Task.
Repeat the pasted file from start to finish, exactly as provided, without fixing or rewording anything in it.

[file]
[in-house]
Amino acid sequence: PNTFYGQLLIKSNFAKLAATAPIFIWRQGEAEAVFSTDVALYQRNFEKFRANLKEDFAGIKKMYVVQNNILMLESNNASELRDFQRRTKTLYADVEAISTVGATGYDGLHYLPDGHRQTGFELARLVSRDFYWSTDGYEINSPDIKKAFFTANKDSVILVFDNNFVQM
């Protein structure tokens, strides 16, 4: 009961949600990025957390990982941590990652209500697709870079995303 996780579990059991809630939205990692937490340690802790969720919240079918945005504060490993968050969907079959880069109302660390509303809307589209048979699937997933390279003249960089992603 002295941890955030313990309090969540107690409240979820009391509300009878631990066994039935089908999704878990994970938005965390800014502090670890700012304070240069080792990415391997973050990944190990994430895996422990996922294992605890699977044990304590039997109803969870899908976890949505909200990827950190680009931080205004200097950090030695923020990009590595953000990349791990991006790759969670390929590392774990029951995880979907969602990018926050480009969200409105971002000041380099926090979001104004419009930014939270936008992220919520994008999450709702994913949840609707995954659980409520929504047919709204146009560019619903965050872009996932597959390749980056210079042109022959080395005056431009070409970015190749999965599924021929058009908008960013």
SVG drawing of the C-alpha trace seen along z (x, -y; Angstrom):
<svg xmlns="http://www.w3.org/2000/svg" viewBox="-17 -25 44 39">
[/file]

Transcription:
[in-house]
Amino acid sequence: PNTFYGQLLIKSNFAKLAATAPIFIWRQGEAEAVFSTDVALYQRNFEKFRANLKEDFAGIKKMYVVQNNILMLESNNASELRDFQRRTKTLYADVEAISTVGATGYDGLHYLPDGHRQTGFELARLVSRDFYWSTDGYEINSPDIKKAFFTANKDSVILVFDNNFVQM
């Protein structure tokens, strides 16, 4: 009961949600990025957390990982941590990652209500697709870079995303 996780579990059991809630939205990692937490340690802790969720919240079918945005504060490993968050969907079959880069109302660390509303809307589209048979699937997933390279003249960089992603 002295941890955030313990309090969540107690409240979820009391509300009878631990066994039935089908999704878990994970938005965390800014502090670890700012304070240069080792990415391997973050990944190990994430895996422990996922294992605890699977044990304590039997109803969870899908976890949505909200990827950190680009931080205004200097950090030695923020990009590595953000990349791990991006790759969670390929590392774990029951995880979907969602990018926050480009969200409105971002000041380099926090979001104004419009930014939270936008992220919520994008999450709702994913949840609707995954659980409520929504047919709204146009560019619903965050872009996932597959390749980056210079042109022959080395005056431009070409970015190749999965599924021929058009908008960013």
SVG drawing of the C-alpha trace seen along z (x, -y; Angstrom):
<svg xmlns="http://www.w3.org/2000/svg" viewBox="-17 -25 44 39">